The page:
The skyline rises behind Central Park in New York City.
Ivan Rohovchenko on Unsplash

Instrumented urban ecosystems

From invisible assets to valued services.

How likely? How soon? What impact?

For the last 20 years, urban sensing has focused on buildings, infrastructure, vehicles, and people. The natural systems of city parks, waterways, cultivated land, and open space aren't tracked in such detail. As a result, these important systems are neglected, misunderstood, and undervalued. Over the next decade, however, that will change, as new sensor networks assay urban ecosystems from novel perspectives—looking down from the sky, peering up from beneath the water's surface, and observing what happens within clusters of vegetation.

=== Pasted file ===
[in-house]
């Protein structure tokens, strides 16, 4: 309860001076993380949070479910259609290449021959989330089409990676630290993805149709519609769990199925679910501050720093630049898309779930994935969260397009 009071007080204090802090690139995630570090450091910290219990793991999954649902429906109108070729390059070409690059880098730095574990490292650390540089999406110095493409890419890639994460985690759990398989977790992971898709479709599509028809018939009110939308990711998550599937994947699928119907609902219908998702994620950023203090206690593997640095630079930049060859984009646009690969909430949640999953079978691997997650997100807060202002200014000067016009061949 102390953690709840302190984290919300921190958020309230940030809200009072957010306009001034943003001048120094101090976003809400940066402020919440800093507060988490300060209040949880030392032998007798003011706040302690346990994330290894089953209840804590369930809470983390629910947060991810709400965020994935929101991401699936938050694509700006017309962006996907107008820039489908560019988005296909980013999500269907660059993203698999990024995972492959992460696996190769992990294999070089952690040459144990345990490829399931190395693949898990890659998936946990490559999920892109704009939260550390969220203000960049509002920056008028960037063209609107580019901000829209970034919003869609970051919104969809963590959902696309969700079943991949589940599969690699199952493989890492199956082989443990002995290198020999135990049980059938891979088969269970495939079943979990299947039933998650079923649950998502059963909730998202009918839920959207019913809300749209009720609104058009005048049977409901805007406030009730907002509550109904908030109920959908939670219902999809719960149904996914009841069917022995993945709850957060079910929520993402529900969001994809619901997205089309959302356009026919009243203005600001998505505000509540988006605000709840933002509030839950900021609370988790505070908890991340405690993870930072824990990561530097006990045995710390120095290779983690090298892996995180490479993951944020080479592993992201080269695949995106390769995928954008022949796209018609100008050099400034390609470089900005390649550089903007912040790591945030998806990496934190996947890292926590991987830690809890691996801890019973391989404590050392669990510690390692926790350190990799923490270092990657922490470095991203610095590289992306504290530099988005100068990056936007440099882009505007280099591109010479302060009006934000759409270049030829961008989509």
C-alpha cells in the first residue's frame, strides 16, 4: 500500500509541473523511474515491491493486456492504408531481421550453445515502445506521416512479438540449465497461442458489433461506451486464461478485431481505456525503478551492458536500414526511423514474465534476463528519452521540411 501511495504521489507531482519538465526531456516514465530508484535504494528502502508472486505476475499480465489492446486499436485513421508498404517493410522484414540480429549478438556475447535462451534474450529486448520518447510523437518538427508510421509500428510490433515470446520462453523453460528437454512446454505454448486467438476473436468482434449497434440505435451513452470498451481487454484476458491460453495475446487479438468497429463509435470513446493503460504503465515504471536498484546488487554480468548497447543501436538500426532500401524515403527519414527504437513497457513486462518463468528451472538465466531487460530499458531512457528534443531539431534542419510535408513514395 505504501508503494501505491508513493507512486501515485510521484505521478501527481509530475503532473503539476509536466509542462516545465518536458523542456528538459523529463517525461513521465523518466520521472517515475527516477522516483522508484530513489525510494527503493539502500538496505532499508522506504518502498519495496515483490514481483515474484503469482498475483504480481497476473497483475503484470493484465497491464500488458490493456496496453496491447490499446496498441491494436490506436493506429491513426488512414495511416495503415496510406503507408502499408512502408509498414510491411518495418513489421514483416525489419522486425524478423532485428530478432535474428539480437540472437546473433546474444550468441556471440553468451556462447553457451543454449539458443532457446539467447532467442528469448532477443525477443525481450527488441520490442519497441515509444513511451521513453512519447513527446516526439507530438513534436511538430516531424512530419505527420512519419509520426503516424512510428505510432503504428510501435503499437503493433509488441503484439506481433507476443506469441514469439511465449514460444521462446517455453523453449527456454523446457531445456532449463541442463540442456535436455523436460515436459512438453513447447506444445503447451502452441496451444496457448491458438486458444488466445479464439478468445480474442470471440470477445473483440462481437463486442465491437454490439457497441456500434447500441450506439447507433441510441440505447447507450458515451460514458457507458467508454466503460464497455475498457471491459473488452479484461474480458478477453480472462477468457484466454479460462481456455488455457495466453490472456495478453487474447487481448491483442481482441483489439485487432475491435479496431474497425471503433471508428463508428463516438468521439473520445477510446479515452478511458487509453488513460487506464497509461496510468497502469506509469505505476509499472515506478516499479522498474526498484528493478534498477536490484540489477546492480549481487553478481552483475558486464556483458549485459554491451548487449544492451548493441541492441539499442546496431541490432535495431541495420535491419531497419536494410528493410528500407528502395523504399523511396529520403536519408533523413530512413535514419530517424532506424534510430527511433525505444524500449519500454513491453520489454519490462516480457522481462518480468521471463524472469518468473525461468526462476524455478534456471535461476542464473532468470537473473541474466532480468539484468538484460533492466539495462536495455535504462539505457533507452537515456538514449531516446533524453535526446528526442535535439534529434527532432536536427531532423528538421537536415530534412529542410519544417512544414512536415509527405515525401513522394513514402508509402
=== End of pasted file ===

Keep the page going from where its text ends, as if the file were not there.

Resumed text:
Several converging forces will drive the instrumentation of urban systems. Durable, miniaturized, low-power sensors suited for harsh environments will harvest their own energy to conduct long missions at low cost with little maintenance. Spiking demand for data to assess and forecast weather and climate risk will come from markets as well as policymakers and planners, unleashing new uses and sources of funding for urban-ecosystem sensing. Perhaps most important, a growing public awareness of the value of urban ecosystems will drive demands for accountability. Demonstrating who contributes to and who receives the services that urban ecosystems provide is likely to become a fundamental driver of the political economy of future cities.


Signals are evidence of possible futures found in the world today—technologies, products, services, and behaviors that we expect are already here but could become more widespread tomorrow.